The Medicaid program offered by the state of Missouri, which is called “MO HealthNet,” focuses on providing personal care for consumers. CDS (Consumer Directed Services) – which also provides personal care – allows eligible applicants to employ, train, and track individuals they decide to offer personal care to. Family members that register with the MMACU (Missouri Medicaid Audit and Compliance Unit – a division of the Department of Social Services) are able to offer care once hired. Legal guardians and spouses are an exemption, though.
The purpose of Consumer Directed Services program is to nullify any need for someone to be placed in a nursing home. It offers at-home care for anyone who is physically disabled (if they need institutionalization).
Although this program isn’t limited to senior citizens, it does help elderly people who cannot perform daily routine activities because of illnesses (ie. kidney failure or cancer). Individuals suffering from Alzheimer’s (and similar forms of dementia) do not qualify for this state program, unfortunately. Assistance comes by way of the IADL (Instrumental Activities of Daily Living) and the ADL (Activities of Daily Living). Assistance is provided for activities like:
- Light housekeeping.
- Grocery shopping.
One of the DHSS’ departments, the Division of Senior and Disability Services, administers this statewide care program.
To qualify for this personal care program, applicants need to be at least 18 years old and be a resident of Missouri. They also must be able to dictate their own personal care (and be willing to). These individuals need to be considered physically disabled – i.e., they don’t have the ability to perform routine activities each day (like preparing meals, bathing, and dressing). They need the type of care nursing homes provide. Further, they need to be MO HealthNet-enrolled.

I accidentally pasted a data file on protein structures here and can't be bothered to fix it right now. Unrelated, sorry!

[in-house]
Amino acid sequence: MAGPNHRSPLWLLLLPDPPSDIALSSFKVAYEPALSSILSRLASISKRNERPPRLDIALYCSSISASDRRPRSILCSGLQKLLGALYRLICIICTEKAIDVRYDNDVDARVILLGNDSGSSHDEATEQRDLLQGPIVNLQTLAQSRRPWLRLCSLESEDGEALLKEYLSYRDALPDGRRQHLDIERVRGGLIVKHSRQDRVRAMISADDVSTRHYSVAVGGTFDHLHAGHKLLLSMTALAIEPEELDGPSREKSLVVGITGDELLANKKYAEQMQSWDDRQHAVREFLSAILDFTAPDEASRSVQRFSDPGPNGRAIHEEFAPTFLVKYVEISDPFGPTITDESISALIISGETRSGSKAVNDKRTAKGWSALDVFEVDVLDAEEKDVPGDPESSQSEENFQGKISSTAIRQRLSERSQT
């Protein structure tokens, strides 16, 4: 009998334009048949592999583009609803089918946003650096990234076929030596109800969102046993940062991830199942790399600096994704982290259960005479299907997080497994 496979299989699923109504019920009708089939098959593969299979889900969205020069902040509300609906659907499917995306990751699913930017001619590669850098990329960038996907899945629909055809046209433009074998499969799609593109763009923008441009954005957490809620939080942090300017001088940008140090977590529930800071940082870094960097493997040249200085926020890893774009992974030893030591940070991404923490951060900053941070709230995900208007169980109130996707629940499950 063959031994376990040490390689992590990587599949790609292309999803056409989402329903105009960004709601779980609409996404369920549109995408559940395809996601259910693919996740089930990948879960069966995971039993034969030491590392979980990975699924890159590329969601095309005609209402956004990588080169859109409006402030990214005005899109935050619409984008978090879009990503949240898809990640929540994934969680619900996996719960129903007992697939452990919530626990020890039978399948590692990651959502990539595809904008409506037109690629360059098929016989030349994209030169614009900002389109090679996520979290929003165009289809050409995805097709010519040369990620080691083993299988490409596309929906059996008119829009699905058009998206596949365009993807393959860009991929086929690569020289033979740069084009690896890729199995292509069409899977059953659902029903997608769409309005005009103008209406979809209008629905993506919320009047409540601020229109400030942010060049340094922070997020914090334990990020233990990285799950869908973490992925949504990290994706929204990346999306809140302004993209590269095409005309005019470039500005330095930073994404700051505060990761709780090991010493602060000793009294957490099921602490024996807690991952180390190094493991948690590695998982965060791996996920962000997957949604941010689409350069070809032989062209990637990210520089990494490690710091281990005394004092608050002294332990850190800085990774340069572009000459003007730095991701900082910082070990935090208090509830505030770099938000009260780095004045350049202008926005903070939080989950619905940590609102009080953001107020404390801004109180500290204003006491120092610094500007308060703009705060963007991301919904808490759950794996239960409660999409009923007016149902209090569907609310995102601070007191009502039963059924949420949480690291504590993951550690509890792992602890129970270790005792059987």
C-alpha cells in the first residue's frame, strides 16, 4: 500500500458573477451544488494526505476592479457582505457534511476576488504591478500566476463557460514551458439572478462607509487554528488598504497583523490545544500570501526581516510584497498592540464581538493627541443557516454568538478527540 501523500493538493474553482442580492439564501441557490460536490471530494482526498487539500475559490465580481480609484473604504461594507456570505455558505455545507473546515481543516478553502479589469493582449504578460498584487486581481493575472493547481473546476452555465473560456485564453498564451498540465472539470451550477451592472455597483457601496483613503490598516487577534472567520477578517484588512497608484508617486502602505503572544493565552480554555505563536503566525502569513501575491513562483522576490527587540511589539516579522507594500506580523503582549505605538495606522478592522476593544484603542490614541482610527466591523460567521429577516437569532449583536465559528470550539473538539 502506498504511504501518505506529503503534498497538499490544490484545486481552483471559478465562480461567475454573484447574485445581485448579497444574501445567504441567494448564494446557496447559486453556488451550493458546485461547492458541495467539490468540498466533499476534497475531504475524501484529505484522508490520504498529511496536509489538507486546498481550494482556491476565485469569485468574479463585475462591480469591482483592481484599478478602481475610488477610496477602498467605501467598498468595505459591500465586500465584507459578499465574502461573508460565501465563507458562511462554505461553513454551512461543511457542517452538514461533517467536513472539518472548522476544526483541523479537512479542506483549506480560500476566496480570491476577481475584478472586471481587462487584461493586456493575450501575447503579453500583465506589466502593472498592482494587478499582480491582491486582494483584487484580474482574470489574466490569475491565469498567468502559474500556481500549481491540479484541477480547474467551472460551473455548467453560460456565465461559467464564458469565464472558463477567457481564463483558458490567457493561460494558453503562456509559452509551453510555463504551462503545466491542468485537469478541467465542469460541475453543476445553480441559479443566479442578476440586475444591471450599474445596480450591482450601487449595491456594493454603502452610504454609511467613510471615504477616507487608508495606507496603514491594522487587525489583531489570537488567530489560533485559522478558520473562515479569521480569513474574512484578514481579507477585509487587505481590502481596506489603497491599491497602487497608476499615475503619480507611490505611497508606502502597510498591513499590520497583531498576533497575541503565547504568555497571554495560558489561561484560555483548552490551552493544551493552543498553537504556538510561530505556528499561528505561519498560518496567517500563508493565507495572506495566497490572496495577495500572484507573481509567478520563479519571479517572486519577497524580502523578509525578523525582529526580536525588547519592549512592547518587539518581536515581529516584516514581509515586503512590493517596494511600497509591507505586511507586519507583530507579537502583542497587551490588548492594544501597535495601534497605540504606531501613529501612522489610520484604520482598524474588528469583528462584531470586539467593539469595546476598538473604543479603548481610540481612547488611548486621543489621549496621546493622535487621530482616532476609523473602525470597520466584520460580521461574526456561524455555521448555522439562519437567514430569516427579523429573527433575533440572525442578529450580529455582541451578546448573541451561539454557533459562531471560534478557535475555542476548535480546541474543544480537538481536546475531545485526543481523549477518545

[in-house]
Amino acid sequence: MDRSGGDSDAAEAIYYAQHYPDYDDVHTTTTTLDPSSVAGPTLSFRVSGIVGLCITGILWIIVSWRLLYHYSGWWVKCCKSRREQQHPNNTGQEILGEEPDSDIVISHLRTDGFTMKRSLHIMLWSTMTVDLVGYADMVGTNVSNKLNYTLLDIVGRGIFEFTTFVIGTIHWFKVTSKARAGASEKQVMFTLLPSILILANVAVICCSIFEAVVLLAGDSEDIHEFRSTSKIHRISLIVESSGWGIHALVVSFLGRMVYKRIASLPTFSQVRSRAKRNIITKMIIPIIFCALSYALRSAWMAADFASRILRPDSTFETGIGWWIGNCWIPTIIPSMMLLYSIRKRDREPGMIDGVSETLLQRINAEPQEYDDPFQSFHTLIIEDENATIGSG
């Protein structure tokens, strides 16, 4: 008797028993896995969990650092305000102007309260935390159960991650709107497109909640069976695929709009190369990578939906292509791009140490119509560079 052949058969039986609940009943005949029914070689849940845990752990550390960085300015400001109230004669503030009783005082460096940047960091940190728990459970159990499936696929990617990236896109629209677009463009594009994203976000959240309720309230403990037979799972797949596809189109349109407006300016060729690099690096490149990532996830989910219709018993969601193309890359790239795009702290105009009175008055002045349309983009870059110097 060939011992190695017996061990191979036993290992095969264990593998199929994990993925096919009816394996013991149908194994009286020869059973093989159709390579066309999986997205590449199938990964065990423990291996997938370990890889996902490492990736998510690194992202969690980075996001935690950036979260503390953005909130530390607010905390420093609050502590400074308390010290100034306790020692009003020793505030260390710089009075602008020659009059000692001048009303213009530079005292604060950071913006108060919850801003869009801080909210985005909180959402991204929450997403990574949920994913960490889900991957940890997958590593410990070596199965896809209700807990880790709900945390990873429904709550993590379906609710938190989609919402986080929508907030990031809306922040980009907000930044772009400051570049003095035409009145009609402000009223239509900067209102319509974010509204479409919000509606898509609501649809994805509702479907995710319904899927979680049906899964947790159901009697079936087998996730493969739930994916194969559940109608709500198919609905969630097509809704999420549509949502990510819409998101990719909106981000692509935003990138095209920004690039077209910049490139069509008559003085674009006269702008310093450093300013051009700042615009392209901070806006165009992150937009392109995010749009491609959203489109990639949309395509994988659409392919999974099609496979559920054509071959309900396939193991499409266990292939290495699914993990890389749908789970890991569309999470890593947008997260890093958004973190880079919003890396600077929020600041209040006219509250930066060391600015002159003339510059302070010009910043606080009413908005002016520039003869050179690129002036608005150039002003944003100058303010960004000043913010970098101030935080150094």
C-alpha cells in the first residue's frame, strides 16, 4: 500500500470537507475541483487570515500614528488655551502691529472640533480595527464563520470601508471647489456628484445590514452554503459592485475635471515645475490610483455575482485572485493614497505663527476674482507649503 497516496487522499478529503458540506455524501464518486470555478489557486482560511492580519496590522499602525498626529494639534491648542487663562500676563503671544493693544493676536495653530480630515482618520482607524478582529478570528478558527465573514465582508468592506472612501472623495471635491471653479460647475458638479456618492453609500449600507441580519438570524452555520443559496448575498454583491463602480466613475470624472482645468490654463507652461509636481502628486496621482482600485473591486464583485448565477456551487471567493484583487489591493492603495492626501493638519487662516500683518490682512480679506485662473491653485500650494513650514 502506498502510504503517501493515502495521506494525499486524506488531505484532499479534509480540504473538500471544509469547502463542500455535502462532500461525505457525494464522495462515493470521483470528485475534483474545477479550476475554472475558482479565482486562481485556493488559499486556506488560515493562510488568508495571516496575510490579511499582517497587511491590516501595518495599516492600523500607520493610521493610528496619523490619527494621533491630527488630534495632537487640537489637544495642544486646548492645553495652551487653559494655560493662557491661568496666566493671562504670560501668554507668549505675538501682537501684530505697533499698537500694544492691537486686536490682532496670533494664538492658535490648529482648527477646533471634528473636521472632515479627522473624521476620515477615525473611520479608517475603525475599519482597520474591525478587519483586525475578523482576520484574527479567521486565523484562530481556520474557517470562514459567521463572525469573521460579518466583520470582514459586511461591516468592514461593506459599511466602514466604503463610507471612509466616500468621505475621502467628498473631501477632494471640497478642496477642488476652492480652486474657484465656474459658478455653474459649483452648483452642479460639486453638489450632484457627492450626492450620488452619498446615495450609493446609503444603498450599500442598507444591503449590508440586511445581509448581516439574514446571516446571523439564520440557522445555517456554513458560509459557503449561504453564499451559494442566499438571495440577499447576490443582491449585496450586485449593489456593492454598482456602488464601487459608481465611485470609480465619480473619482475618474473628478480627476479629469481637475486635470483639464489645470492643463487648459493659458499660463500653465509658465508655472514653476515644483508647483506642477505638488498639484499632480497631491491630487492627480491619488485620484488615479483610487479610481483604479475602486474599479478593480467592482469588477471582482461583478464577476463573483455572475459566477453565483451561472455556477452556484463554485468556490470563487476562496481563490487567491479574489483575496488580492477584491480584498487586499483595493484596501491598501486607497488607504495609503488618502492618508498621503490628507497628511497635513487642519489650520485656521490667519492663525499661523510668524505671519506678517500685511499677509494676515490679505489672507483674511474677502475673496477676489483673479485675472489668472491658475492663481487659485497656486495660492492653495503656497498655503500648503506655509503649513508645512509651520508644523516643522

Qualifying for MO HealthNet is contingent on income, age, and perhaps even a candidate’s countable assets. Income limits for widows or single seniors between the period of April 2019 and March 2020 happens to be a monthly amount of $885. Couples who are married have a monthly income cap of $1198 (such figures equate to 85% – give or take – of the overall Federal Poverty Level). Also, an asset limit of $4000 exists for each senior enrolling in MO HealthNet. Couples who are married are permitted as much as $8000 worth of assets. A number of assets are non-countable (in other words, they will be exempt). They include an automobile, personal goods, household items, and a home (assuming either an applicant or spouse resides in that home, and its equity value isn’t any higher than the amount of $595,000).
Anyone with income that exceeds that limit might still be eligible by way of a spend-down (which functions a lot like deductible programs do). Participants spend excess income they have on care requirements and medical bills. After reaching the income limit for Medicaid, they’re able to obtain care services for the remainder of that month.
Anyone with uncertainties about their qualification status should consult one of Medicaid’s planning professionals.
Services and Benefits
This program offers personal-care help that is consumer-directed and non-medical by nature within an eligible applicant’s home. Assistance with various IADLs and ADLs is an important aspect of this program, and might include help for the following needs:
- Essential item shopping.
- Preparing meals.
- Moderate housecleaning.
- Management of medication.
Essential transportation – perhaps for grocery shopping or medical appointments – also happens to be a benefit of the program.
As mentioned earlier, friends or family members can be employed as a personal caregiver, but legal guardians and spouses can’t. Caregivers at Delux Home Health Care are compensated up to $11 per hour under the Consumer Directed Services program.